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The salt of life – how iodised salt protects a generation of Sri Lanka’s children

© UNICEF_Sri Lanka/06
Women work the salt beds at Puttalam Salt Ltd

by Francis Mead

The two women stand close together, and together they step forward, each holding a long-handled pole, a little like a wooden rake, except there’s a flat piece of wood at the end instead of prongs. The women are both wearing white rubber boots and they are standing in a shallow basin, about 30 yards across, which is filled with a few inches of filmy water. In perfect synchronization, they dip their rakes into the water and drag back the white crystals that are hidden just beneath the surface. As they move, a shelf of crystals builds up against their rakes, and they finally sweep their catch into a pile at the edge of the basin.

The women work at a factory at Puttalam midway up Sri Lanka’s east coast. On average they earn about 300 Rupees a day – around $3 USD. The crystals will be ground down into one of the most everyday of everyday commodities – salt.

Puttalam Salt Ltd stands on land that was formerly owned by the king of Sri Lanka in the eighteenth century. A salt road used to wend it way across to the ancient seat of the throne at Kandy. Today the Puttalam Salt plant occupies 700 acres at the edge of a lagoon and supplies about a third of the country’s salt. But the salt coming from the factory doesn’t just add flavour to millions of family meals, it provides vital protection to children, saving them from life-long mental retardation.

The secret is iodisation: by adding potassium iodate to salt, it is possible to ensure that children get the tiny but essential quantities of a micronutrient that allows their brains to develop fully and healthily. If children suffer from Iodine Deficiency Disorder (IDD), mild or severe mental impairment can follow, and women with IDD can face difficulties bringing a pregnancy to full-term. The impact on a whole society can be devastating, severely reducing the potential of millions of children.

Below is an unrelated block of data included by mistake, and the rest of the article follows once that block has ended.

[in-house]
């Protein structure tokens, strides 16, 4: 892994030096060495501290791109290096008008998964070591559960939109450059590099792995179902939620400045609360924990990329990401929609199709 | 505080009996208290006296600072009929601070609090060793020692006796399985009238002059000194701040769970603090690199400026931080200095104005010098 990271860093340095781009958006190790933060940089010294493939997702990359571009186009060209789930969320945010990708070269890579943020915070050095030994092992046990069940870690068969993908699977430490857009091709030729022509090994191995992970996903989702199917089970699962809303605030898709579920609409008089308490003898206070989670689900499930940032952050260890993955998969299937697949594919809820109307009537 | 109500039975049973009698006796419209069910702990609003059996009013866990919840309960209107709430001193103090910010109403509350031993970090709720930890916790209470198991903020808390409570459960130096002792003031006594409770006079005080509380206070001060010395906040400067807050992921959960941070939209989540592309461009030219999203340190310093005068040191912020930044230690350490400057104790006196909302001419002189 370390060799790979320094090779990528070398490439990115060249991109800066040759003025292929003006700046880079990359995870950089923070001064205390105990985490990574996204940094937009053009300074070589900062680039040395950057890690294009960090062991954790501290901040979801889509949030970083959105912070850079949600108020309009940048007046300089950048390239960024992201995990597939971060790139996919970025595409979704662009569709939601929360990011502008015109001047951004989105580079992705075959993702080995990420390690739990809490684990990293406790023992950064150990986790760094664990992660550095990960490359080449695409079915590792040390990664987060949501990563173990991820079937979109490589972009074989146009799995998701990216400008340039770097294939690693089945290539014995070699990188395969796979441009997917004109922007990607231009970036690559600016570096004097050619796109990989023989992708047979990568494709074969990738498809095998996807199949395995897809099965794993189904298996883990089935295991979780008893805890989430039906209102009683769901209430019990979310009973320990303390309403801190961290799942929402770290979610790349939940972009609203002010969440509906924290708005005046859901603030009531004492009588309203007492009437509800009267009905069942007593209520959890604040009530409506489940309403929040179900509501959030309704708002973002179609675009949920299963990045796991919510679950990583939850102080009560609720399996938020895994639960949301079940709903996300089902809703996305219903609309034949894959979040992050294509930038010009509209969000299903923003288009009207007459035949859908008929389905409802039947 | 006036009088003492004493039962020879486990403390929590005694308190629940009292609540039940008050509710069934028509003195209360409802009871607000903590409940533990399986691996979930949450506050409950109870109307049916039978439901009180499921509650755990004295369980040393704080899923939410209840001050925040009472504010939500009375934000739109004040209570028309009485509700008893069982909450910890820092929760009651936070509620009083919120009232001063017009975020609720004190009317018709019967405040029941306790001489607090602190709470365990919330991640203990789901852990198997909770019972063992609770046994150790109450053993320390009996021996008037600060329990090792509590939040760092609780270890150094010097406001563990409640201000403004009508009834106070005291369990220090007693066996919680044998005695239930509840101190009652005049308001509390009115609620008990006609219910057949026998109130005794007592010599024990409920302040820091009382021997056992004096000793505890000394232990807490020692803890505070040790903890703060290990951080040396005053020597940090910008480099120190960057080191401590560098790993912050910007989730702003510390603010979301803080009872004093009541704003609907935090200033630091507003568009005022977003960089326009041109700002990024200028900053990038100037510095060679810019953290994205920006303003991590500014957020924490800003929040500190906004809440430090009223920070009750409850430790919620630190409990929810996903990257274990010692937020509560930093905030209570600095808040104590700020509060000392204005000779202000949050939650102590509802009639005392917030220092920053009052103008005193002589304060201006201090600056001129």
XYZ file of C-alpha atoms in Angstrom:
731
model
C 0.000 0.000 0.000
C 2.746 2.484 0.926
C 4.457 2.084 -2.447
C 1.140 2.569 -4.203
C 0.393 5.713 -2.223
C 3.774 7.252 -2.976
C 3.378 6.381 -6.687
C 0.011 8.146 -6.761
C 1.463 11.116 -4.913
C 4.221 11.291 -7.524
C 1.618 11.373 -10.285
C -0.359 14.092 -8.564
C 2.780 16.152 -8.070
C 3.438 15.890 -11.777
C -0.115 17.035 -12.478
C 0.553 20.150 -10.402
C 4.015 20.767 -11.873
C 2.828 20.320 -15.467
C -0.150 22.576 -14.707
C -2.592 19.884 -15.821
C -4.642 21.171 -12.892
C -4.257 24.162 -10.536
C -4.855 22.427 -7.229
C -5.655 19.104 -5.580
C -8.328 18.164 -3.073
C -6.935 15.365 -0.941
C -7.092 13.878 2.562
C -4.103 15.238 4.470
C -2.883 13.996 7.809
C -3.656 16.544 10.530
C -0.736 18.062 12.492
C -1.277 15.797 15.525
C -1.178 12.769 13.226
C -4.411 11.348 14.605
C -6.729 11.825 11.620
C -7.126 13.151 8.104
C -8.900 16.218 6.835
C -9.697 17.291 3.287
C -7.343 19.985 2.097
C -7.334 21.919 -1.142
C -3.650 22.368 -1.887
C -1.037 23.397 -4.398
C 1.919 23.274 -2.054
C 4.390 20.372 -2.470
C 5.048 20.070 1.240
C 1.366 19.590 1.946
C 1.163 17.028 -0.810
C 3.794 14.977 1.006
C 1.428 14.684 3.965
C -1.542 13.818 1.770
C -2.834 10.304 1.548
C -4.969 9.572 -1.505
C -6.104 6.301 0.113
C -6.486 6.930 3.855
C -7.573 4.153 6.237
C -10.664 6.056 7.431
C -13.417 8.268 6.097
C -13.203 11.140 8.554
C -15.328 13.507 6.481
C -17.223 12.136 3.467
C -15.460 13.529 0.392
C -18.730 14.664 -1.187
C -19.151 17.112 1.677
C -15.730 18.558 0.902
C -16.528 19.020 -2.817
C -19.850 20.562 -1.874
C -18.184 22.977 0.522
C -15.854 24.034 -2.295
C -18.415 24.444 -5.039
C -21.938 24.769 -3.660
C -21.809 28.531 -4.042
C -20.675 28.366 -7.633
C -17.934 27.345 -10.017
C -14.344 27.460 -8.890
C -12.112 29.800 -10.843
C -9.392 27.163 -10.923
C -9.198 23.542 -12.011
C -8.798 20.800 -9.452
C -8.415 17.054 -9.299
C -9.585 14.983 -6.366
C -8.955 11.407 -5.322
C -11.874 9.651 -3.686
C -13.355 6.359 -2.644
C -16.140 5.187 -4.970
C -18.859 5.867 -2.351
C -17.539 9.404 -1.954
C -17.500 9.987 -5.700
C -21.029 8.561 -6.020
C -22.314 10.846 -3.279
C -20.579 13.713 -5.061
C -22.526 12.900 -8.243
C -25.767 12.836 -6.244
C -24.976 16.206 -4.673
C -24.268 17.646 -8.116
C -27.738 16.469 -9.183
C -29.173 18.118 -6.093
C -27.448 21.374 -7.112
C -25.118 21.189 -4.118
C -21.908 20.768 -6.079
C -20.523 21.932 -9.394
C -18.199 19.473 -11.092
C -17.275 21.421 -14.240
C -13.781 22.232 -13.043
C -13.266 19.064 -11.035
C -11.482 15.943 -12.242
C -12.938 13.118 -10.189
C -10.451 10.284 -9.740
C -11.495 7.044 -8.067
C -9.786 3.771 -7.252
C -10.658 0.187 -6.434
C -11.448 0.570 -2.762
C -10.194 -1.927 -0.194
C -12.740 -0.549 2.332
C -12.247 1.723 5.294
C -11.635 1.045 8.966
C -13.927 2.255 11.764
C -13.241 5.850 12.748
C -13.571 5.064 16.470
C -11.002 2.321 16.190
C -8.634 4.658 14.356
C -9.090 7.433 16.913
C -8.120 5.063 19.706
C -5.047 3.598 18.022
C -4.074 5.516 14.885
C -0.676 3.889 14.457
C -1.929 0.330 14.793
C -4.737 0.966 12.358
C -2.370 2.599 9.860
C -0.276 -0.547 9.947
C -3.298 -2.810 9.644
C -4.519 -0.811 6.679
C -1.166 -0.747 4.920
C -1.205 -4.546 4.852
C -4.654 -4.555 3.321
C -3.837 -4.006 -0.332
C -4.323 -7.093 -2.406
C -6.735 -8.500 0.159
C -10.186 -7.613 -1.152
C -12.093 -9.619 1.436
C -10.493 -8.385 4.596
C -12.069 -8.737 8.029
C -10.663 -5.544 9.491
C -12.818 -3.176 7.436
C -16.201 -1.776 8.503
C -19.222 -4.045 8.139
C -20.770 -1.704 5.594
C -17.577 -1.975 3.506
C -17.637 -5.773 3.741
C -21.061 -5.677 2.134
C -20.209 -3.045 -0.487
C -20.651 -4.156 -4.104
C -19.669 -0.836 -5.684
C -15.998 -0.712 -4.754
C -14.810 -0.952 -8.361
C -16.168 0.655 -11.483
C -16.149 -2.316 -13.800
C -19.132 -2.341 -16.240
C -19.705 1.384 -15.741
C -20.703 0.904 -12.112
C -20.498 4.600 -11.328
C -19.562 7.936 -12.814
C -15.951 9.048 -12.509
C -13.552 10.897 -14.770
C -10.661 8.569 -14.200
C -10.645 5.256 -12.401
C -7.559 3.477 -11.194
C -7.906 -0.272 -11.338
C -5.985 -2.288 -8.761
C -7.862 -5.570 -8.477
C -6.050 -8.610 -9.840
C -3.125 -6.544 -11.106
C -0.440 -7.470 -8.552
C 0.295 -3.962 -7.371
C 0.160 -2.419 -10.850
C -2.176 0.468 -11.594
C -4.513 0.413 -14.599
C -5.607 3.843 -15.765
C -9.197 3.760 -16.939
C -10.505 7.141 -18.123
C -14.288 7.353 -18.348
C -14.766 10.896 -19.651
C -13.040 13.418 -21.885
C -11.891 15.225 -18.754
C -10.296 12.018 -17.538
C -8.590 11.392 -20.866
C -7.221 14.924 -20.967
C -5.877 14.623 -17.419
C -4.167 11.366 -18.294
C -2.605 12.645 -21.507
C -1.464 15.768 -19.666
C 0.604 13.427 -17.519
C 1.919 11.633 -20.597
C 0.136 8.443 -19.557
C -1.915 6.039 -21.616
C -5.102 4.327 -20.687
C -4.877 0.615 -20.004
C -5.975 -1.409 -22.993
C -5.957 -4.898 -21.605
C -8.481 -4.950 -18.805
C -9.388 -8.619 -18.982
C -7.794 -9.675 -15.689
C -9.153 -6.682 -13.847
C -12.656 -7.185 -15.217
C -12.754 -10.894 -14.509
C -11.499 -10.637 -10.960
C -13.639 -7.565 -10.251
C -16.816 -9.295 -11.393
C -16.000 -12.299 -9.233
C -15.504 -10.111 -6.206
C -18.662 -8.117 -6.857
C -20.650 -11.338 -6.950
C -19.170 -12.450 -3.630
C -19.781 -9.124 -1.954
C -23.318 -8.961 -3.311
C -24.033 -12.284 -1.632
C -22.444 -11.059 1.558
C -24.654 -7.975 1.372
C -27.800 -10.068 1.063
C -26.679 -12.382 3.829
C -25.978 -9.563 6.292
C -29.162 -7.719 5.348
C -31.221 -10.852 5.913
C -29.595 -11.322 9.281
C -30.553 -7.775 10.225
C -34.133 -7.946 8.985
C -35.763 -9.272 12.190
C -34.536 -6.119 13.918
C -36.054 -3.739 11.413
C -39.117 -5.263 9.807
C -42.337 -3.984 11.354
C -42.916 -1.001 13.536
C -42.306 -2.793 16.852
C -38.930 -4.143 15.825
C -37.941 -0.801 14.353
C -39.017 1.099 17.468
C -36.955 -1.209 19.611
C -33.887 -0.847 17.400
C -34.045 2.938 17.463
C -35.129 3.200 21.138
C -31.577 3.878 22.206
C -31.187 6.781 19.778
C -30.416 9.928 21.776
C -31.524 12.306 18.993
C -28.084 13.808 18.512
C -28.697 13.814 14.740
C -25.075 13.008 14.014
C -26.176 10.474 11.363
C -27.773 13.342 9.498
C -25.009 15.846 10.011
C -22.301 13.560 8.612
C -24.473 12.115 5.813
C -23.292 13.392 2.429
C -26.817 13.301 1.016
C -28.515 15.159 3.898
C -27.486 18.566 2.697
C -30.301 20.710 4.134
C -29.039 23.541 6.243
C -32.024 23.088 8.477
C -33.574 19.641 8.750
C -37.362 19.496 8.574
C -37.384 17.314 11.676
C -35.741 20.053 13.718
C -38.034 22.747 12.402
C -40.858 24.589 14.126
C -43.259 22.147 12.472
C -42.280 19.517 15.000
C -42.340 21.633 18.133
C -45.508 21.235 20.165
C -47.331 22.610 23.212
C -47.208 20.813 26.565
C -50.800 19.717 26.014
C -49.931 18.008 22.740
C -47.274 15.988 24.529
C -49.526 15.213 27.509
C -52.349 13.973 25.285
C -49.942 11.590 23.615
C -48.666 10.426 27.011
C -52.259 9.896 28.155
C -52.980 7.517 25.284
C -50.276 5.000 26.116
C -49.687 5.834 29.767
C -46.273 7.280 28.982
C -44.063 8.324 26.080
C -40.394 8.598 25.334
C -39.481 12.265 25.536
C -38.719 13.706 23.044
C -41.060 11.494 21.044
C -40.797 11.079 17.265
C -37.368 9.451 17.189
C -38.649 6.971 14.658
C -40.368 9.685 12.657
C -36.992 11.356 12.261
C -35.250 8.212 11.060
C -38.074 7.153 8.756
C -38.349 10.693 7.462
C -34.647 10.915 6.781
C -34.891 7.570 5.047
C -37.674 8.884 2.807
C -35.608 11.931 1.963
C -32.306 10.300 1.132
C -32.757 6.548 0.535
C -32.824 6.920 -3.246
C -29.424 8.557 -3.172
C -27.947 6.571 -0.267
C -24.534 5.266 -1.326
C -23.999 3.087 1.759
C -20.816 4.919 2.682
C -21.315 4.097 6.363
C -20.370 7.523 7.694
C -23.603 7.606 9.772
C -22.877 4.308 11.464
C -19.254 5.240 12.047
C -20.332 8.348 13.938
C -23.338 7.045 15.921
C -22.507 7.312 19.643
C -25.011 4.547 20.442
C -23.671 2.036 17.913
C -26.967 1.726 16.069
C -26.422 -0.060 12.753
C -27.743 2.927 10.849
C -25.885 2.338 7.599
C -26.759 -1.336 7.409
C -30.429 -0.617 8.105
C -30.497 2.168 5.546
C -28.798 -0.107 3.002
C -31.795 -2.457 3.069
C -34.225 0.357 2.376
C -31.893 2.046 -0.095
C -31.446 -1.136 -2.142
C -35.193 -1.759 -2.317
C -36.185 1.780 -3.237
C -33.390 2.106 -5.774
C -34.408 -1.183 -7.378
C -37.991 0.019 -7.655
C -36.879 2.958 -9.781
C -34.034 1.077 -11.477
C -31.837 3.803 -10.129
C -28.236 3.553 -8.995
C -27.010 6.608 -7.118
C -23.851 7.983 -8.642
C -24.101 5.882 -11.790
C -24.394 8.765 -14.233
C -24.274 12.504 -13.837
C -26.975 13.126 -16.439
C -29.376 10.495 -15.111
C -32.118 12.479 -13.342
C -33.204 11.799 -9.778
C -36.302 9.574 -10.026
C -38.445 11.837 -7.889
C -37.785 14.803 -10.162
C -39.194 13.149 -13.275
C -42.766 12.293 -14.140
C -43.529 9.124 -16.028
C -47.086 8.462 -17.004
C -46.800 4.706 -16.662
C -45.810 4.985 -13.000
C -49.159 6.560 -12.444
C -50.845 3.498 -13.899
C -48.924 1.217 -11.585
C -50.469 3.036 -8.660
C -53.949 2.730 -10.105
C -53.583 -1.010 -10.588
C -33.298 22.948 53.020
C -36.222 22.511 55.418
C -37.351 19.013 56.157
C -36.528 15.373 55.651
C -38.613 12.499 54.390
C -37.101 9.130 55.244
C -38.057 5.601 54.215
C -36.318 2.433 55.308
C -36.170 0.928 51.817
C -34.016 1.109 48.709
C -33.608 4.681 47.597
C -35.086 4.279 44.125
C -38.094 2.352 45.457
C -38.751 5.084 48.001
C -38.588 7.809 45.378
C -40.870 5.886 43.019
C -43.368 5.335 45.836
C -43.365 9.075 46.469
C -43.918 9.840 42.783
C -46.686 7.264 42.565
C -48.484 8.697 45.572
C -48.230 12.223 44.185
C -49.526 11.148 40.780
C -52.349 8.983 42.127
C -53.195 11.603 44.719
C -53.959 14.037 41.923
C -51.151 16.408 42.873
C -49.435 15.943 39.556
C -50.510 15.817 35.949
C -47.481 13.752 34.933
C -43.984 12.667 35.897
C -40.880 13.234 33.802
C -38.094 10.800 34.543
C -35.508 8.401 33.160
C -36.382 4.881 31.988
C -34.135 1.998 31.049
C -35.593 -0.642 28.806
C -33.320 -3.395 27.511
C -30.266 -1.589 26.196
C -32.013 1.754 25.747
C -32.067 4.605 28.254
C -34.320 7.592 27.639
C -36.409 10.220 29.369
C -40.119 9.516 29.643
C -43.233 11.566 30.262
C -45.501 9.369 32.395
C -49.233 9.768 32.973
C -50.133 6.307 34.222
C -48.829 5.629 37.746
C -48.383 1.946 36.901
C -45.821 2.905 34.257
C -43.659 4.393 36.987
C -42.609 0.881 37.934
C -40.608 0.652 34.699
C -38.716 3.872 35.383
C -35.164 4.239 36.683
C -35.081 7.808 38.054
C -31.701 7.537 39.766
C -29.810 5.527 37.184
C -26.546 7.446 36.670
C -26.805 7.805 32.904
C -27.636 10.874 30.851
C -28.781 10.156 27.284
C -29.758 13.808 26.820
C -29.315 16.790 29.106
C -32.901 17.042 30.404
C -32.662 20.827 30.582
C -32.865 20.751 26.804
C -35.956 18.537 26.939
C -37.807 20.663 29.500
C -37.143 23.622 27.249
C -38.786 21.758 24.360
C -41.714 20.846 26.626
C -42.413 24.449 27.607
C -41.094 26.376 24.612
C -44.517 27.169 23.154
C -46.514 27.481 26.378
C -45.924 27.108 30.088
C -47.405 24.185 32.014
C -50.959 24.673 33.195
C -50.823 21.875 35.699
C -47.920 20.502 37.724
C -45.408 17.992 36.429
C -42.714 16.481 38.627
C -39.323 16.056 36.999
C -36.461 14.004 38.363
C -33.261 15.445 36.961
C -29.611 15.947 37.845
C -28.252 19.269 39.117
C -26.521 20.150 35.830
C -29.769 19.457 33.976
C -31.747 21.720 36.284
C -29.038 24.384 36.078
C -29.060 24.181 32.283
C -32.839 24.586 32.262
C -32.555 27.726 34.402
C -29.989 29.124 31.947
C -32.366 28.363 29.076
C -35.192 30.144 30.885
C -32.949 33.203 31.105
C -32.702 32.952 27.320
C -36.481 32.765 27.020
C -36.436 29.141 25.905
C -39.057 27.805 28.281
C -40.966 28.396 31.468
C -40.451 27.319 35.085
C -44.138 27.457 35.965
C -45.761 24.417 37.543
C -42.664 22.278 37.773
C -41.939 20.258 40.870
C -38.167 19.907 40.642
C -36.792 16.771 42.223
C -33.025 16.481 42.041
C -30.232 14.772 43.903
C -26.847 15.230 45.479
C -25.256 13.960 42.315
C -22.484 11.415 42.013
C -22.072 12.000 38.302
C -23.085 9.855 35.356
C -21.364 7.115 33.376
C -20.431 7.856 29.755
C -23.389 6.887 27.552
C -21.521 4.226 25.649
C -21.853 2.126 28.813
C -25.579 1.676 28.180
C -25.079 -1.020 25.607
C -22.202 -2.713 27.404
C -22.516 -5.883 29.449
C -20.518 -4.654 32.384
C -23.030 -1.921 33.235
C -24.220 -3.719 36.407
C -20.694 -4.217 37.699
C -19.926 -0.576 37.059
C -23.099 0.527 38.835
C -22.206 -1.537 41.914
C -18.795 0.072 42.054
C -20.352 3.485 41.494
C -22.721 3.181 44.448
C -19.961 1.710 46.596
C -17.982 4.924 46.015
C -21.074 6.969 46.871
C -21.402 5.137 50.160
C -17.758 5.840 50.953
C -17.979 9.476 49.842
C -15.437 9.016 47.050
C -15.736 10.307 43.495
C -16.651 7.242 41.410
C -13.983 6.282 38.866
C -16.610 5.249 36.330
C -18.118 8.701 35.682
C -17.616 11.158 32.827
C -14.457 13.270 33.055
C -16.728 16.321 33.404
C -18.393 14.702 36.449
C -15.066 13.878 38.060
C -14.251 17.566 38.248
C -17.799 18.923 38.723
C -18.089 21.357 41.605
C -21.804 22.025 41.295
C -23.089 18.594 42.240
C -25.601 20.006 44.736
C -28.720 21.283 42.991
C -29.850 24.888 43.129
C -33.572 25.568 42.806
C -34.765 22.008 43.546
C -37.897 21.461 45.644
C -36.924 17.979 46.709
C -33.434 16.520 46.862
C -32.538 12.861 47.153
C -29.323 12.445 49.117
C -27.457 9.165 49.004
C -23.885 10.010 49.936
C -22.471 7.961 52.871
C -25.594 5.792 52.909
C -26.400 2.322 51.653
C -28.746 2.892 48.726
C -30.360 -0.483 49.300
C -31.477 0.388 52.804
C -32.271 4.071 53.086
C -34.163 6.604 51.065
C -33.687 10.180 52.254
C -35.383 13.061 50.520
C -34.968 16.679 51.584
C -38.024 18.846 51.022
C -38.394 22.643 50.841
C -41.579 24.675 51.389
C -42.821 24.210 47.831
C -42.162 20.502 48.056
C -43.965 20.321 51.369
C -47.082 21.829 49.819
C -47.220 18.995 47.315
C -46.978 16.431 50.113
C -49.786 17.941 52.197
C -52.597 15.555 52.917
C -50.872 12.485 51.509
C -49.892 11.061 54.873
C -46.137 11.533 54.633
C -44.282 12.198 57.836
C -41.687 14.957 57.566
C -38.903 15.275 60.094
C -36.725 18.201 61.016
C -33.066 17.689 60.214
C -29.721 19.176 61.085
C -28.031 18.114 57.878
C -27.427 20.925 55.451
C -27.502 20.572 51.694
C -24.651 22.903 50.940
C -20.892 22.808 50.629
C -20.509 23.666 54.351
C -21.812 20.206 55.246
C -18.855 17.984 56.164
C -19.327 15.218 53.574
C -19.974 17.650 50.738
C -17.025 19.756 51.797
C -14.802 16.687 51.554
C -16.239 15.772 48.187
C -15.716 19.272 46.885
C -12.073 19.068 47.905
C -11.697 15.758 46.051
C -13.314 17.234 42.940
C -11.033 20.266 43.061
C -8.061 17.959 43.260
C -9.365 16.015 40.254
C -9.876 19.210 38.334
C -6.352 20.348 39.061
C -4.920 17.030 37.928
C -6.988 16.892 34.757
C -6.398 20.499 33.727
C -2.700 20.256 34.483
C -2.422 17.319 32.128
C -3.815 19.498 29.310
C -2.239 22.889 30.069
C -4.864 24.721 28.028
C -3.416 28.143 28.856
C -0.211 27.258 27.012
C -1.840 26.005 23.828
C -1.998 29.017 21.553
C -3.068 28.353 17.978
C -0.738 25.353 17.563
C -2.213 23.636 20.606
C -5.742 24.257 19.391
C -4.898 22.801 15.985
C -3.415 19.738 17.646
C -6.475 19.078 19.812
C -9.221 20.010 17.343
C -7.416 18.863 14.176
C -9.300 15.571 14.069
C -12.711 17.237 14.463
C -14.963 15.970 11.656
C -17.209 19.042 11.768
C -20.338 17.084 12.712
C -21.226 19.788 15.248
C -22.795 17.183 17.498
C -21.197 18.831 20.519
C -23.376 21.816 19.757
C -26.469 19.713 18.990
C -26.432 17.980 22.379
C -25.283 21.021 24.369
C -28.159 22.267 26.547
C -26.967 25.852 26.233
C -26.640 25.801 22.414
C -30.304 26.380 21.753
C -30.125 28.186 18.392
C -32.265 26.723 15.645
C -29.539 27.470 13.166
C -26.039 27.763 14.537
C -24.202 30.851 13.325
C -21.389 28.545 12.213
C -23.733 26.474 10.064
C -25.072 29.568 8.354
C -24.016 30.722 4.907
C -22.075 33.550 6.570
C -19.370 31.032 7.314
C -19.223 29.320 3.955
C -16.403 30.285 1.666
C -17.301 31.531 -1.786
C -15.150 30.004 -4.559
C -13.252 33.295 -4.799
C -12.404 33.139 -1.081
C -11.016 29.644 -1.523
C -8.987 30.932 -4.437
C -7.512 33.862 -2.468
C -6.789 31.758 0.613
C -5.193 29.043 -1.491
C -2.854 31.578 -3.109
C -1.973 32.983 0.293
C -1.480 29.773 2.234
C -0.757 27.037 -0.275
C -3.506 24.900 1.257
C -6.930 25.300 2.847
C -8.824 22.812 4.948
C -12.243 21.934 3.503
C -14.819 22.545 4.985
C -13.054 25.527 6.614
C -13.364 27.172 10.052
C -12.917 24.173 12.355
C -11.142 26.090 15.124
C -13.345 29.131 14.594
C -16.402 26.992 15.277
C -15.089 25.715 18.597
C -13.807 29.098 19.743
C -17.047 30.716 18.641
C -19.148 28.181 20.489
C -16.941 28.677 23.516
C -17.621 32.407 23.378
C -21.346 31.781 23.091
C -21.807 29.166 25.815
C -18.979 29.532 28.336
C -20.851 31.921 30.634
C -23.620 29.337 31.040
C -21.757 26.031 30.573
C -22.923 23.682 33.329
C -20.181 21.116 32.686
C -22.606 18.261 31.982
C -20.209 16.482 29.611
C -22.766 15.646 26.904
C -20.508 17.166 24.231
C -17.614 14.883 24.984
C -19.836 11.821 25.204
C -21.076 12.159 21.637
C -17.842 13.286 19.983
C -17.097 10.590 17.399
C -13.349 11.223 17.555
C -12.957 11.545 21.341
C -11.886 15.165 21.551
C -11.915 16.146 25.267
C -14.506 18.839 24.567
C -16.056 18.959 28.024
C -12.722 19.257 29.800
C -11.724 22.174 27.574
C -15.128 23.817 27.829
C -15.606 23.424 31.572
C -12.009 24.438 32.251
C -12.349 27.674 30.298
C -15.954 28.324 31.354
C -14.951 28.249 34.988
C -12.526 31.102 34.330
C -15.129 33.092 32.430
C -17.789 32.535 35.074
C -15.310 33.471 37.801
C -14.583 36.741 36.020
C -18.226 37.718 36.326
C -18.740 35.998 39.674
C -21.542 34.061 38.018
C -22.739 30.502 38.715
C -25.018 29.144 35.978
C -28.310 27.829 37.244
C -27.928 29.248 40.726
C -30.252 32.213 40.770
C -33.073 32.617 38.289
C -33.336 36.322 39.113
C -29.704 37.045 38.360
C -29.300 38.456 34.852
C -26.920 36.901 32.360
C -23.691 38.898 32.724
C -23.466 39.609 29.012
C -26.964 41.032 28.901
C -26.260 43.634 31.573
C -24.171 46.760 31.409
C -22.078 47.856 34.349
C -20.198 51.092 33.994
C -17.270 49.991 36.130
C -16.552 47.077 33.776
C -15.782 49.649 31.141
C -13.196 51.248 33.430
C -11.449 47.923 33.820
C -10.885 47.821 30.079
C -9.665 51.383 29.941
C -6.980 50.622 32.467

Fortunately for Sri Lanka, the last twenty years have brought enormous improvements. In the 1980s around 20 percent of Sri Lankans had goitres – a swelling at the neck that is a tell-tale sign of IDD. But after a government campaign, supported by UNICEF, the proportion of families who have access to iodised salt rose from almost zero in the mid-1990s to over 93% in 2005. In the same year fewer than 4 percent of school children had goitres.

In July this year, UNICEF handed over a new iodisation machine to Puttalam Salt Ltd. This follows the supply of similar equipment to salt factories across the island in recent years – in Hambantota, Mannar, Elephant Pass and Kilinochchi. Major financial backing for this project has come from the governments of Norway and Canada, as well as Kiwanis International, ensuring that the drive to protect children continues.


© UNICEF_Sri Lanka/06
Women carrying salt at Puttalam Salt Production Welfare Society Ltd